Mark Your Calendars, MLB Releases Postseason Schedule

MLB released the 2016 postseason schedule on Tuesday, which is good news for Cubs fans looking to plan their vacation time in October. The regular season ends on Sunday, October 2, with the AL Wild Card Game presented by Budweiser (yes, that’s really what it’s called) bowing two days later on TBS.

ESPN will broadcast the Pittsburgh Pirates Memorial NL Wild Card Game on Wednesday, October 5. If current trends hold, this will mark the first time in four seasons that the Pirates have not participated in the sudden-death postseason opener and the first in three seasons that they’ve not been shut out in said contest.

As for the rest of the slate:

Both AL Division Series will begin on Thursday, Oct. 6. The first full slate of Division Series games, featuring two NLDS openers and a pair of ALDS Game 2 contests, will be held on Friday, Oct. 7. Overall, the Division Series are scheduled to run from Oct. 6 through Thursday, Oct. 13, with potential Game 5s on Oct. 12 (ALDS) and Oct. 13 (NLDS). TBS will cover all ALDS games, while FOX, FS1 or MLB Network will handle the NLDS. The AL Championship Series begins on Friday, Oct. 14, and will be telecast by TBS. The NLCS starts on Saturday, Oct. 15, aired on FOX or FS1. A potential Game 7 of the ALCS is scheduled for Saturday, Oct. 22, while a Game 7 of the NLCS is set for Sunday, Oct. 23. Game 1 of the best-of-seven World Series — won last year by Kansas City over the Mets — is scheduled for Tuesday, Oct. 25. The first two games will be played for the fourth year in a row at an AL site, by virtue of that league’s victory in the All-Star Game presented by MasterCard in July. It marks the third year in a row that the Fall Classic opens on a Tuesday, after not having done so since 1990. The World Series shifts to an NL venue on Friday, Oct. 28. If a Game 7 proves necessary, then it would be scheduled for Wednesday, Nov. 2, in the AL city. Travel days are scheduled for Thursday, Oct. 27, and Monday, Oct. 31 (if a Game 6 is necessary).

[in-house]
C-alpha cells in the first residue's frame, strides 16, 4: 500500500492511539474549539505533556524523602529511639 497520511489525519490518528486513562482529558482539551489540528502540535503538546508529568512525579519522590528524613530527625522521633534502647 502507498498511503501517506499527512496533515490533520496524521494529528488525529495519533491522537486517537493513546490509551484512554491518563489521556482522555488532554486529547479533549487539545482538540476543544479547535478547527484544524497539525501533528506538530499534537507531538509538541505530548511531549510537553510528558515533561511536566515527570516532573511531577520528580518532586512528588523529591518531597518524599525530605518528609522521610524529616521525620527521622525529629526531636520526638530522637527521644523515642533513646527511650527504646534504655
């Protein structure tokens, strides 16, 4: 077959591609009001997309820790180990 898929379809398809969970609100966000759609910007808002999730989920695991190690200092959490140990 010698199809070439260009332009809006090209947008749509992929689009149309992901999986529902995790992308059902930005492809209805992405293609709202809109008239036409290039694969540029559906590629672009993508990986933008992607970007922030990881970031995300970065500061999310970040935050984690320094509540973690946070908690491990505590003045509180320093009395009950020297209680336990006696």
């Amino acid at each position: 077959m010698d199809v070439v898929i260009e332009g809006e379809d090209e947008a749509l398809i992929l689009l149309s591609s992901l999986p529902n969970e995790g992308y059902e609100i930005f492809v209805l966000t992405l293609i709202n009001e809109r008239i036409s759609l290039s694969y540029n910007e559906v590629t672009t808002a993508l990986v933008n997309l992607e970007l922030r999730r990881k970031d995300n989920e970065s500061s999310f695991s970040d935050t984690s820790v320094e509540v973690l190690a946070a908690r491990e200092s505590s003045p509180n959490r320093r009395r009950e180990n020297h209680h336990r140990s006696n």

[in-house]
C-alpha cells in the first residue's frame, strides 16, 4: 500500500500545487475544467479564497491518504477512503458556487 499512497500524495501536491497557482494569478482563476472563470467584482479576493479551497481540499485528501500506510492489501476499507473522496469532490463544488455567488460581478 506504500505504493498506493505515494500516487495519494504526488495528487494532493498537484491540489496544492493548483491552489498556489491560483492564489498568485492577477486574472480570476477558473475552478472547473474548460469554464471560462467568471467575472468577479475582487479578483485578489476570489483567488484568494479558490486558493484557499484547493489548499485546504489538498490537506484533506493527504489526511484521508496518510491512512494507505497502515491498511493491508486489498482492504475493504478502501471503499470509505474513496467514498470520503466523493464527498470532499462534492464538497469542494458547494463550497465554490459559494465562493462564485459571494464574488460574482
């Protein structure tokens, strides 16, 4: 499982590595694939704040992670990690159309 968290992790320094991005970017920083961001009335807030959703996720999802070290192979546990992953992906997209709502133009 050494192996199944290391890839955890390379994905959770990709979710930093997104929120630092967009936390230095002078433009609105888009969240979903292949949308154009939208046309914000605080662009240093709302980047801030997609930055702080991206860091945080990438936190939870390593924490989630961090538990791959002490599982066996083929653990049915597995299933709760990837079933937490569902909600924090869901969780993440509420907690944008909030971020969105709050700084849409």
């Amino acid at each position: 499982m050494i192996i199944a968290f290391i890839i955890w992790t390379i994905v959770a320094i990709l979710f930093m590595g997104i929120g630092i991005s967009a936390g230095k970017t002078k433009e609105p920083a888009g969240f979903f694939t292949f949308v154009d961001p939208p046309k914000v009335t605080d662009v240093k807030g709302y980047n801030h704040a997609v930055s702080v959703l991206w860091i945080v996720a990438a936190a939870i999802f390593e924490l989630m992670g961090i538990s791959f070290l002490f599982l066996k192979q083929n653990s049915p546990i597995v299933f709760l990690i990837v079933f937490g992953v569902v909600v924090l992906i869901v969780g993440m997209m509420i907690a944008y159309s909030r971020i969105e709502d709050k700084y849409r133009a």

If you’re keeping track, the Cubs would open postseason play on Friday, October 7 against the Wild Card winner. Assuming, that is, they finish with the NL’s best record. If the season ended today, that would mean facing the winner of the Giants and Cards. I actually feel better about the latter matchup, but having either team burn an ace prior to the NLDS is helpful.

The NLCS opens eight days later, on Saturday, October 15, and the World Series is set to begin on Tuesday, October 25. The Fall Classic employs a 2-3-2 format and the AL team has home field advantage yet again, which means the NL team will host three games over the weekend of Friday, October 28. At the risk of getting way ahead of myself, I like how this potentially sets up for the Cubs.

Should they navigate the highly erratic randomness of their sport within the understandably small sample afforded by the playoffs, the World Series structure is pretty not bad. Getting a split on the road isn’t too much to expect, nor is winning two of three at home. Then they’d go back on the road needing only one more win. And the Cubs are a better road team (not by much, but a little) than their AL counterparts.

And then you’ve got the atmosphere at Wrigley…okay, gonna stop with anticipatory stuff.

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